The idea that definition presupposes synonymy rather than explains it. A way to spell out this argument based on the possibility that dictionaries could contain mistakes.

3 Synonymy and interchangeability salva veritate (3)

So it seems that to understand what it takes for two expressions to be synonymous, we should look not to what lexicographers say about words, but to features of those words in virtue of which such judgements are correctly made. Quine suggests a plausible way of doing this:

“A natural suggestion, deserving close examination, is that the synonymy of two linguistic forms consists simply in their interchangeability in all contexts without change of truth value -- interchangeability, in Leibniz’s phrase, salva veritate.” (27)

The central argument of the paper is that this kind of substitutability does not give us the resources for an adequate explanation of synonymy. Quine will conclude that there is no explanation of synonymy suitable to explain the analytic/synthetic distinction.

Quine begins by considering the hypothesis that two sentences are synonymous if and only if they are substitutable in a language with the expressive power of English.

1st Definition of synonymy

Two expressions ‘e1’ and ‘e2’ are synonymous  =_ df every truth of the form +~...e1 ...~+ can be transformed into another true sentence +~...e2 ...~+ by replacing ‘e1’ with ‘e2’.

The problem of quotational contexts. A solution to this: Tarskian views of quote-names as semantically simple, and a rule restricting the relevant kinds of substitution to the substitution of whole words. This leads us to a second proposed definition of synonymy:

2nd Definition of synonymy

Two expressions ‘e1’ and ‘e2’ are synonymous  =_ df every truth of the form +~...e1 ...~+ can be transformed into another true sentence +~...e2 ...~+ by replacing ‘e1’ with ‘e2’, where substitutions are restricted to those which replace whole words with whole words.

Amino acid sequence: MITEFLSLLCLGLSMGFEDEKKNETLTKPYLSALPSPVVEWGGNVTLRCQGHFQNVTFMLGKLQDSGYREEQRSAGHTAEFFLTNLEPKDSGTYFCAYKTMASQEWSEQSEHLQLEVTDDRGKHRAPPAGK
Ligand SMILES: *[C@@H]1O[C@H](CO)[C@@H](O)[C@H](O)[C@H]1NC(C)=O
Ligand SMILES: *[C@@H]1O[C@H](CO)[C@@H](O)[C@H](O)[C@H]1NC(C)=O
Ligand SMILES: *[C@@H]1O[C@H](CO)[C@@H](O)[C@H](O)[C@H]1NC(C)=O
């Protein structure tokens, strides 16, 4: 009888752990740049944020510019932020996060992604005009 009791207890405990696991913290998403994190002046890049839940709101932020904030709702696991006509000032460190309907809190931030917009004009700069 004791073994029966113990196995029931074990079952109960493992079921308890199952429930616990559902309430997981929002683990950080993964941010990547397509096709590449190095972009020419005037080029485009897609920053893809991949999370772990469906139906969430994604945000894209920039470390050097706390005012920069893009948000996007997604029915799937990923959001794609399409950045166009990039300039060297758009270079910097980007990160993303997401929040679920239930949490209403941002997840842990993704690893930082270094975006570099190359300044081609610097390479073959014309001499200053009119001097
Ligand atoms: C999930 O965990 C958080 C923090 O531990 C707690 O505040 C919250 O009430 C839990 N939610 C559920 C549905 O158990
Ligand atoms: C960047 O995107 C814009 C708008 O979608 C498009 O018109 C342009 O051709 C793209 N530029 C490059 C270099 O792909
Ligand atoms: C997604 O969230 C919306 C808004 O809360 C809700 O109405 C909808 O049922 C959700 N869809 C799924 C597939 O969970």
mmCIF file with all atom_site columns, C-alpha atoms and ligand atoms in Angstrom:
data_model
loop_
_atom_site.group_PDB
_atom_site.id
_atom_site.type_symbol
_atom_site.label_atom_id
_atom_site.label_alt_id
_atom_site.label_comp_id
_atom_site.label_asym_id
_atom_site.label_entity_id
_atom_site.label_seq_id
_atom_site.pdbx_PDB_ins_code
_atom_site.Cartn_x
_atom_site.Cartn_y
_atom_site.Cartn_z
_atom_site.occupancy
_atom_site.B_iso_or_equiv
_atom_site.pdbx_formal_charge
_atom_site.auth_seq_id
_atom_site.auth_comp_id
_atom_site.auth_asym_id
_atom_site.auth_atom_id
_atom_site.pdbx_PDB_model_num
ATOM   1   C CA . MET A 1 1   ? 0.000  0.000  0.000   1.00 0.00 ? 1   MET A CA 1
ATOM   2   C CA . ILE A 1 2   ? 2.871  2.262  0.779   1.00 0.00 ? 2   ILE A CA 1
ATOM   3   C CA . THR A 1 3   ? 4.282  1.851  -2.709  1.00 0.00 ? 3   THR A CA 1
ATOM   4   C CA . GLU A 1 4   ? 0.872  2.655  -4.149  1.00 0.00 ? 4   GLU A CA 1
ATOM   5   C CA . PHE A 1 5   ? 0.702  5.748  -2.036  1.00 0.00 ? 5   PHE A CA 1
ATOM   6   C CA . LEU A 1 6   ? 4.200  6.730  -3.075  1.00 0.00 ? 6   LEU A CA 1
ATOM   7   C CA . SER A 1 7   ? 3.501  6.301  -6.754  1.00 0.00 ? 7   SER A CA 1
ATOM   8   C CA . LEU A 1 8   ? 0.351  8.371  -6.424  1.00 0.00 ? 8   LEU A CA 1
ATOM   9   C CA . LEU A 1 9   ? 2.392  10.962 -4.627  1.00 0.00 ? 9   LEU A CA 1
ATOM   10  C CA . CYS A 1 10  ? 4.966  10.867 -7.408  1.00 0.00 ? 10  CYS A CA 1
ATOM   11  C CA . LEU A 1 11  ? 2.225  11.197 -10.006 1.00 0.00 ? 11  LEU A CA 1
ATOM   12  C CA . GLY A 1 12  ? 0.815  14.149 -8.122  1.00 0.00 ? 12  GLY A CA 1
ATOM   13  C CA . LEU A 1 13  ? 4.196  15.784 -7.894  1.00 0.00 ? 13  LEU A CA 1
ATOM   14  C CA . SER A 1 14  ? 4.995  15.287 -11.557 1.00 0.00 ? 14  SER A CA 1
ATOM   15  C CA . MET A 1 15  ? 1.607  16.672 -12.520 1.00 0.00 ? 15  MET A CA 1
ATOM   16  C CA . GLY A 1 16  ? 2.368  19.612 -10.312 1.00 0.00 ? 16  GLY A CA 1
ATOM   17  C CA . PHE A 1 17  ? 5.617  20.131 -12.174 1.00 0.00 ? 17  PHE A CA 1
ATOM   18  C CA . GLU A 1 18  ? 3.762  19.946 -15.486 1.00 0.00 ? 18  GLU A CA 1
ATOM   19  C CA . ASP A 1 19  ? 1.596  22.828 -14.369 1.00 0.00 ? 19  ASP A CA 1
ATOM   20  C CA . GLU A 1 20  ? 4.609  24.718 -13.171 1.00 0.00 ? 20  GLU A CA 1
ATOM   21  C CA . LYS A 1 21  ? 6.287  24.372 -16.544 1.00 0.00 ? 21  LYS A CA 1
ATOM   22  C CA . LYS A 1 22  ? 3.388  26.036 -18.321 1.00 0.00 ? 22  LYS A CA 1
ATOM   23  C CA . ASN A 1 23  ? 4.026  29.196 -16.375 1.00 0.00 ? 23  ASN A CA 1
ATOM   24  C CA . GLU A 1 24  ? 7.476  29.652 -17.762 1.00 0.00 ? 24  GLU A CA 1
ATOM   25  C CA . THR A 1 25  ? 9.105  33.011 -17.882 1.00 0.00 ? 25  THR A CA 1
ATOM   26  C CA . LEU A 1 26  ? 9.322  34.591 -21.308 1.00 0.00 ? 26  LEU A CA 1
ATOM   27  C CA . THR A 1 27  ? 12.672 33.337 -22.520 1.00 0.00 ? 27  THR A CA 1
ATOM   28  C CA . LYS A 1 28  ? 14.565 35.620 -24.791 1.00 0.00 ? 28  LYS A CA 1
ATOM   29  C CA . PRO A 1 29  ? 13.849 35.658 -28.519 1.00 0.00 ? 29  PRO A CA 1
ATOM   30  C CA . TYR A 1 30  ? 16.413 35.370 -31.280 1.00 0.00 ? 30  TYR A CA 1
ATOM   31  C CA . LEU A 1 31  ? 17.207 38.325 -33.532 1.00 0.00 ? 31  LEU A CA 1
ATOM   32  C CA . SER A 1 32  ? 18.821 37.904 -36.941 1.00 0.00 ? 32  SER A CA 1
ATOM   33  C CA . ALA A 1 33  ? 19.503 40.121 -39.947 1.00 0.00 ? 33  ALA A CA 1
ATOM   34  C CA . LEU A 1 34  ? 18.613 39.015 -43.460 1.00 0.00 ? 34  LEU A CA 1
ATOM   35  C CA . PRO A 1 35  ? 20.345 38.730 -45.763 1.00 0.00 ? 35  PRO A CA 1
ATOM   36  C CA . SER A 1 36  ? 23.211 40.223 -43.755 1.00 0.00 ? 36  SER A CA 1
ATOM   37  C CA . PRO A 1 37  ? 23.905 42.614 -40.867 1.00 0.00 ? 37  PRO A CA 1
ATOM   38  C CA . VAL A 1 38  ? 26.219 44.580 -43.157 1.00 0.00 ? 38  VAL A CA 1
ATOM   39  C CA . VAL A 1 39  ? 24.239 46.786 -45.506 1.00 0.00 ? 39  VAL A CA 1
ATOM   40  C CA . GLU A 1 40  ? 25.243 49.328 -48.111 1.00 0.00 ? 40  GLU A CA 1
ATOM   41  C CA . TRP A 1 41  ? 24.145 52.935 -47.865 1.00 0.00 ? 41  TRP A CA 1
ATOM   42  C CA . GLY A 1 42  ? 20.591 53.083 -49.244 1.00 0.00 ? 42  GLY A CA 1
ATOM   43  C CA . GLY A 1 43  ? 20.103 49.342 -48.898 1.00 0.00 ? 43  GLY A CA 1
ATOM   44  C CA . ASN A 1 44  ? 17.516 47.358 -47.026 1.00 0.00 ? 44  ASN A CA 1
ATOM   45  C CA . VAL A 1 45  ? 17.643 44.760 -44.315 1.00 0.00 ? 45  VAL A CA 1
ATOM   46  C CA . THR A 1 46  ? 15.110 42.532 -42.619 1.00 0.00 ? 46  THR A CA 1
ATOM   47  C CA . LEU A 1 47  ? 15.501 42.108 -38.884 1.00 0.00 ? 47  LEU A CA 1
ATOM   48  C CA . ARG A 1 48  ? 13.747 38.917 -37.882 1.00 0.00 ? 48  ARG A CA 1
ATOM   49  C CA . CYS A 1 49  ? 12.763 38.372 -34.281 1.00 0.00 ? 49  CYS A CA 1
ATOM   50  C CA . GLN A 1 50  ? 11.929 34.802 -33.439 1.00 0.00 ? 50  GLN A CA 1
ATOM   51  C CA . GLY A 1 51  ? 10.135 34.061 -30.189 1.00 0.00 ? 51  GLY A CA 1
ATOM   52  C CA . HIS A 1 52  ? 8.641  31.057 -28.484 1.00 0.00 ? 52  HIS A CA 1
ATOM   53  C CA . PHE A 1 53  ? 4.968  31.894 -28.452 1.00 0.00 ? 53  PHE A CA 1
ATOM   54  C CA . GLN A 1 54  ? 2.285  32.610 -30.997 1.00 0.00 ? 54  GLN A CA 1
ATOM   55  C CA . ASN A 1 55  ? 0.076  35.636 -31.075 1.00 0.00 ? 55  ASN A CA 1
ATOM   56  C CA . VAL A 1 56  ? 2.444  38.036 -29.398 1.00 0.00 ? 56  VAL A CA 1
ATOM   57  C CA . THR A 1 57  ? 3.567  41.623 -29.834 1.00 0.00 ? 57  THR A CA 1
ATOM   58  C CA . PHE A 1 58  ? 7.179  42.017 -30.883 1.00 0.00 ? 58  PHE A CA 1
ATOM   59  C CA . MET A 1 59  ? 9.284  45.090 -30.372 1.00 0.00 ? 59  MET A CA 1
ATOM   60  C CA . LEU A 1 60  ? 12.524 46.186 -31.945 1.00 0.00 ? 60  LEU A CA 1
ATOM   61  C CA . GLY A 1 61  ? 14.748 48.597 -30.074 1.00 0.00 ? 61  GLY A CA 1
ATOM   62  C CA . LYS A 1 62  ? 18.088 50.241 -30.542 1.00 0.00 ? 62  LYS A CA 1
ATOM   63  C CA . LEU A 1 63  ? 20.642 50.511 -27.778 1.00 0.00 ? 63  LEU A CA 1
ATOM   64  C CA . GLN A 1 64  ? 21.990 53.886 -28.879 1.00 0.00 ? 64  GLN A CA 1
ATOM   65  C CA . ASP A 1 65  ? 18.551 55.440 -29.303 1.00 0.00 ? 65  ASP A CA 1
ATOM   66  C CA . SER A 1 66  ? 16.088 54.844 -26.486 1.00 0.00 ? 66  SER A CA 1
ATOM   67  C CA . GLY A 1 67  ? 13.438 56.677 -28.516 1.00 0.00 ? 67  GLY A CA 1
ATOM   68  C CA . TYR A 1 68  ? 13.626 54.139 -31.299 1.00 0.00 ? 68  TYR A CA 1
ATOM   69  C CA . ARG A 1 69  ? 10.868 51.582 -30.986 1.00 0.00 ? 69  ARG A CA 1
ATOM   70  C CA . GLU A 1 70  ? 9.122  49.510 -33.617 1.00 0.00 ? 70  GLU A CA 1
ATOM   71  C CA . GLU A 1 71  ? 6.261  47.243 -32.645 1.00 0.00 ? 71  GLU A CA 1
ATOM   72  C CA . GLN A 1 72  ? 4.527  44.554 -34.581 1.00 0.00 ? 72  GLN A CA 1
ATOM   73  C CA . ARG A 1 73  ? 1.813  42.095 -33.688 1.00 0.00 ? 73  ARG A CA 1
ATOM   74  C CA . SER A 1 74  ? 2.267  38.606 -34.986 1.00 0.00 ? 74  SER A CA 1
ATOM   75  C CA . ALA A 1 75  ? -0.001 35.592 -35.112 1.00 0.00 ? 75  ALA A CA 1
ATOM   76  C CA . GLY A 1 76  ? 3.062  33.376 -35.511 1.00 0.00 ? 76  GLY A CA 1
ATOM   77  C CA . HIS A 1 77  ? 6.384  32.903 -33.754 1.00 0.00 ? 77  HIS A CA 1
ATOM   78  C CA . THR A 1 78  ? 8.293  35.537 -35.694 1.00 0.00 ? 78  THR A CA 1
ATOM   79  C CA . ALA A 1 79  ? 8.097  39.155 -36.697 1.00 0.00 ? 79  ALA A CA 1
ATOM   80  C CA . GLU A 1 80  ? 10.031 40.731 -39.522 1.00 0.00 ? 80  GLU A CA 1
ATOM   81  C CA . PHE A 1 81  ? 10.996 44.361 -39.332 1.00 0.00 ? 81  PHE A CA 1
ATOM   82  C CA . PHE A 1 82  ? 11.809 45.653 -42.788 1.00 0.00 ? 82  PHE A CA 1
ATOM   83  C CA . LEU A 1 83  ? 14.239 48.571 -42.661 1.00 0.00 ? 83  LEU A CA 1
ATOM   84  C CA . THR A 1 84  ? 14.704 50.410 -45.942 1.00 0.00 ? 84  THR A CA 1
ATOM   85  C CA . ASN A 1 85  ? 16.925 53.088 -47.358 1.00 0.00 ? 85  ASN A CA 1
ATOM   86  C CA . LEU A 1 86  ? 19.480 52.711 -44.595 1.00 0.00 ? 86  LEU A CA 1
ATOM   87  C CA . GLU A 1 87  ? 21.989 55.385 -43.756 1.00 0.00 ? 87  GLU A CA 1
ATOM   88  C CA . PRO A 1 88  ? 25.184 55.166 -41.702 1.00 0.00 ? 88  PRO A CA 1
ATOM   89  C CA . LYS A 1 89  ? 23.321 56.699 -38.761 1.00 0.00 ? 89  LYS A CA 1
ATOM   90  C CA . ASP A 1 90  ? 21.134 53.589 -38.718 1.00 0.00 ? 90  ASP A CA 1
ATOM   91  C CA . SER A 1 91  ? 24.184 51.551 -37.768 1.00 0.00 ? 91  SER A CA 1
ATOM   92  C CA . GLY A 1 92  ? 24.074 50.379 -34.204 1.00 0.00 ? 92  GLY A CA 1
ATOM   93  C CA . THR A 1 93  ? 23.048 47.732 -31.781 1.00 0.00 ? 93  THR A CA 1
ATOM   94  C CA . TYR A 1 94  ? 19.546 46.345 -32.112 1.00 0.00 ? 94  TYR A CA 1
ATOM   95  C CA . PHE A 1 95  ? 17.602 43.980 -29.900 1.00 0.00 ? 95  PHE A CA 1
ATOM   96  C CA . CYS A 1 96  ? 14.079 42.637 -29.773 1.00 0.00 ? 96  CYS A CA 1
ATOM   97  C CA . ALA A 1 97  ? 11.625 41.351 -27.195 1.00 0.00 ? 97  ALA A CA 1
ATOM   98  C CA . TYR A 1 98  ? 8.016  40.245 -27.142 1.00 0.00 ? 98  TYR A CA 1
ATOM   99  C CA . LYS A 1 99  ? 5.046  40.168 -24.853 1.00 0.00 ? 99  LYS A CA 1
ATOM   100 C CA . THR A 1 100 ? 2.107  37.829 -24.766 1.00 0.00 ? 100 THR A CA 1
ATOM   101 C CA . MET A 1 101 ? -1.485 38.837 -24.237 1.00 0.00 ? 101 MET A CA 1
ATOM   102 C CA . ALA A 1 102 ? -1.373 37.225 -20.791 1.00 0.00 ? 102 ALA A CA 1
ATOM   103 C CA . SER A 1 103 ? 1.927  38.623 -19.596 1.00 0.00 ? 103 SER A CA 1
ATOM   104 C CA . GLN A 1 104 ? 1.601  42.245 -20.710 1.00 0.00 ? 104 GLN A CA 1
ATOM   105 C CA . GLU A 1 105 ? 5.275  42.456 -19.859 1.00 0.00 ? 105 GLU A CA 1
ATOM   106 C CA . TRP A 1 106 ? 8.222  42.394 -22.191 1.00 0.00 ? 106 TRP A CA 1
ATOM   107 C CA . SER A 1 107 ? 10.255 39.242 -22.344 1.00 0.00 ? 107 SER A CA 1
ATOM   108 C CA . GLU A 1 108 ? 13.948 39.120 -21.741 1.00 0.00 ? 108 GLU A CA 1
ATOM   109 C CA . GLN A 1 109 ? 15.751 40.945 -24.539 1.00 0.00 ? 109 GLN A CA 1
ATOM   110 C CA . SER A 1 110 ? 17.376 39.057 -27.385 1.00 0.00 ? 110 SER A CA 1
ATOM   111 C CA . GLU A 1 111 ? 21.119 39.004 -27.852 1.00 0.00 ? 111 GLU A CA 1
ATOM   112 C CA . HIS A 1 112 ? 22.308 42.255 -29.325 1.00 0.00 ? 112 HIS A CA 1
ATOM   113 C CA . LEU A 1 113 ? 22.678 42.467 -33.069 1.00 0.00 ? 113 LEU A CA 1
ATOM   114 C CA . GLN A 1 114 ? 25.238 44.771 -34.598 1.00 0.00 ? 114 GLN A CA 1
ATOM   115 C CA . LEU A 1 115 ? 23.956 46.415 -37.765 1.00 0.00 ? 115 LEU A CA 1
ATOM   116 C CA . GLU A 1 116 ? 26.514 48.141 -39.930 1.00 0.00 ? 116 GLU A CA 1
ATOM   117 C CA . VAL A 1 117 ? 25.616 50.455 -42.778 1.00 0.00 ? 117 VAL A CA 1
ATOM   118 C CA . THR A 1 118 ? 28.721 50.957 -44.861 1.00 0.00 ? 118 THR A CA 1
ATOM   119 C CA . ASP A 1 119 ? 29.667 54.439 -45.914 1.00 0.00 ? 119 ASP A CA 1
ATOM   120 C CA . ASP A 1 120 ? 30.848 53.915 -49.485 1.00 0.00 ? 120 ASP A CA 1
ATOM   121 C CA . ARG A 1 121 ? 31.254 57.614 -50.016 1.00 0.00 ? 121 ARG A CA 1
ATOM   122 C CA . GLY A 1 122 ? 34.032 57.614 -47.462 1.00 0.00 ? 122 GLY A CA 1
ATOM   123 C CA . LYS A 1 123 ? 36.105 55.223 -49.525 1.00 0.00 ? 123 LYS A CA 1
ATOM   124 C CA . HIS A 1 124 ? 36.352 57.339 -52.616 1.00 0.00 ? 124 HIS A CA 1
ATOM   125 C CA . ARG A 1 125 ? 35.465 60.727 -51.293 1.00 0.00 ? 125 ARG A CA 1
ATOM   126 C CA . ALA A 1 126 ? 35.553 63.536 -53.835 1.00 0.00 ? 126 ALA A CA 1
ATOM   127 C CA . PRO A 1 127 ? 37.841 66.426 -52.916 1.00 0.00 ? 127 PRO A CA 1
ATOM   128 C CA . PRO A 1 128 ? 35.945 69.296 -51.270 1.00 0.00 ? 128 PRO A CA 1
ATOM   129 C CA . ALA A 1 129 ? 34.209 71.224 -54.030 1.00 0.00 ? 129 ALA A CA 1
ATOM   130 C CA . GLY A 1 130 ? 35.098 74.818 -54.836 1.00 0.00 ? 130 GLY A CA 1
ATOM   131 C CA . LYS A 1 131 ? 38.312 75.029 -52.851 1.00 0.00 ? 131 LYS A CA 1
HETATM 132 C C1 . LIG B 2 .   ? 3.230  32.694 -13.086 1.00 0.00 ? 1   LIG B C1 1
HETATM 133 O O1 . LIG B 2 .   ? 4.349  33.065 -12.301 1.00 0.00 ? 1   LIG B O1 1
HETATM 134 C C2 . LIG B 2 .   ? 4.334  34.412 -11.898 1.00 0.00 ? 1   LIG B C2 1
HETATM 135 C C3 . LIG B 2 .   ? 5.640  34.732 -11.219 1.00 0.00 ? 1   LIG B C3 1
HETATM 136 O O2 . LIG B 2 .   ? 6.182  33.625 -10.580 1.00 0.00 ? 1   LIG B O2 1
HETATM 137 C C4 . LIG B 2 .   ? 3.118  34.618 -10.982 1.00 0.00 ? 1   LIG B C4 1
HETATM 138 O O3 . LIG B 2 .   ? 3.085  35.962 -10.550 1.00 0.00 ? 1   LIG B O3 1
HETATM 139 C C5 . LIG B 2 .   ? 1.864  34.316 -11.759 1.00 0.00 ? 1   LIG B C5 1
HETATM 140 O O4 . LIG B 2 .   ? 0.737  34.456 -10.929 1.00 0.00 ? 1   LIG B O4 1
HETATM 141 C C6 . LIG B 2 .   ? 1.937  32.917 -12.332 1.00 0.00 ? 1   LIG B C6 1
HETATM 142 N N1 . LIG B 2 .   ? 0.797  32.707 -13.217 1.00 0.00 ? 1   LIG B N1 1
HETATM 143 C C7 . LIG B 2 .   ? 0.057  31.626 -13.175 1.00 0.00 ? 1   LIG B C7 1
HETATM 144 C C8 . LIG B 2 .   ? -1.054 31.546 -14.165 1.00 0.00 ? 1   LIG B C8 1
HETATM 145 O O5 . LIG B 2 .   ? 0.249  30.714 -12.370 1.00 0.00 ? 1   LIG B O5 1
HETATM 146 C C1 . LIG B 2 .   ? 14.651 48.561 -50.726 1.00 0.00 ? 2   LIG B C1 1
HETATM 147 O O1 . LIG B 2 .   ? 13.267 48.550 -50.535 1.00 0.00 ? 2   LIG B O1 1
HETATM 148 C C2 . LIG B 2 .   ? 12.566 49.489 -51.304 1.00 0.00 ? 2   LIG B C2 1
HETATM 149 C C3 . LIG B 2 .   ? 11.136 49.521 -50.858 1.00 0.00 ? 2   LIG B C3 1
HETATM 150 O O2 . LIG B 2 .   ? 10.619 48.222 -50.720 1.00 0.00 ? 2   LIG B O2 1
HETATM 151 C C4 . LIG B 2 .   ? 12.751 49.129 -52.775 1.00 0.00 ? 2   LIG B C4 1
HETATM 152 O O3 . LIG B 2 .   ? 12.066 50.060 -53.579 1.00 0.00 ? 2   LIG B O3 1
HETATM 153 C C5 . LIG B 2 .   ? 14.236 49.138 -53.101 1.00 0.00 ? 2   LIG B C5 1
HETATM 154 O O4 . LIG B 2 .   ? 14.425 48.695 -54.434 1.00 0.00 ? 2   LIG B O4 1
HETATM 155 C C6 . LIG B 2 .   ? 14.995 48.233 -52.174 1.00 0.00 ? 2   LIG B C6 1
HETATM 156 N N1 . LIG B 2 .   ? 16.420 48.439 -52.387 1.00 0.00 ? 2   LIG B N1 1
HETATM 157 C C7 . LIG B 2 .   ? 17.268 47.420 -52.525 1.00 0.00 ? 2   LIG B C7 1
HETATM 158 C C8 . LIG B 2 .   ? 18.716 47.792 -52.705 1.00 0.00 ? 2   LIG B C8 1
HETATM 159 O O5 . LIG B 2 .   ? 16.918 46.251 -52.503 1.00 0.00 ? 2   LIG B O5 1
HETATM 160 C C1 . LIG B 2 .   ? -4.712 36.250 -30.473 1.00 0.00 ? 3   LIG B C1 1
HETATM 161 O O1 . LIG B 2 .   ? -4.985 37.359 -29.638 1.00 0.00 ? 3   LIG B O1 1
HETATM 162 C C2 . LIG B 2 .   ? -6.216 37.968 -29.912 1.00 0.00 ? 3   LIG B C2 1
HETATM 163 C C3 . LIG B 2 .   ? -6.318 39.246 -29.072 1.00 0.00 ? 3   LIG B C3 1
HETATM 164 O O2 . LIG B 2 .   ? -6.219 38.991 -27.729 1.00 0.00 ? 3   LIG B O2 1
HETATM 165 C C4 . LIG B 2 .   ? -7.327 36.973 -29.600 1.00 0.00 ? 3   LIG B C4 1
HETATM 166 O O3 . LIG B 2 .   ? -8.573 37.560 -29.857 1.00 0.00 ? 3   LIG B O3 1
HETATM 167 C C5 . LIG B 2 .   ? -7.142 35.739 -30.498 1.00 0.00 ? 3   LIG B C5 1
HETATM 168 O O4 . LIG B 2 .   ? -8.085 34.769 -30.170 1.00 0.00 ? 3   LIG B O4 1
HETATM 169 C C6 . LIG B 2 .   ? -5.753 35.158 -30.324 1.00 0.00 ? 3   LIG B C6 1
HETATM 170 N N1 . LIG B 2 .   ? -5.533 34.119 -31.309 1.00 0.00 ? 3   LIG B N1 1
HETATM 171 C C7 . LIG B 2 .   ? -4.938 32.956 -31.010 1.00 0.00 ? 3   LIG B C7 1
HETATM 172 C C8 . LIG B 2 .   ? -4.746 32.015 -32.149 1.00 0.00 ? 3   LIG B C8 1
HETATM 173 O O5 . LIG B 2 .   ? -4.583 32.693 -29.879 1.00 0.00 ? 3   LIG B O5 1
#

This appears to be an improvement, since it solves the problem of quotational contexts. Quine suggests that there is some reason to think that this kind of definition will single out the synonymous expressions:

“What we need is an account of cognitive synonymy not presupposing analyticity ...The question before us ...is whether [interchangeability salva veritate except within words] is a sufficient condition for cognitive synonymy. We can quickly assure ourselves that it is, by examples of the following sort. The statement:

(4) Necessarily all and only bachelors are bachelors

is evidently true ...Then, if ‘bachelor’ and ‘unmarried man’ are interchangeable salva veritate, the result:

(5) Necessarily all and only bachelors are unmarried men

...must, like (4), be true. But to say that (5) is true is to say that [‘All and only bachelors are unmarried men’] is analytic, and hence that ‘bachelor’ and ‘unmarried man’ are cognitively synonymous.” (29)

The idea here is that if the necessary truths are analytic, then the truth of any sentence of the form ‘Necessarily, all and only Fs are Gs’ will imply that ‘All and only Fs are Gs’ is analytic. But then since every expression of the form ‘Necessarily, all and only Fs are Fs’ is true, it is trivial to use substitutability salve veritate to define analyticity.

Quine thinks that there is something fishy about this way of making sense of the analytic/synthetic distinction:

“Let us see what there is about the above argument that gives it its air of hocus-pocus. The condition of interchangeability salva veritate varies in its force with variations in the richness of the language at hand. The above argument presupposes that we are working with a language rich enough to contain the adverb ‘necessarily’, this adverb being construed as to yield truth when and only when applied to an analytic statement. But can we condone a language which contains such an adverb? Does the adverb really make sense? To suppose that it does is to suppose that we have already made satisfactory sense of ‘analytic.’ Then what are we so hard at work on right now?” (29-30)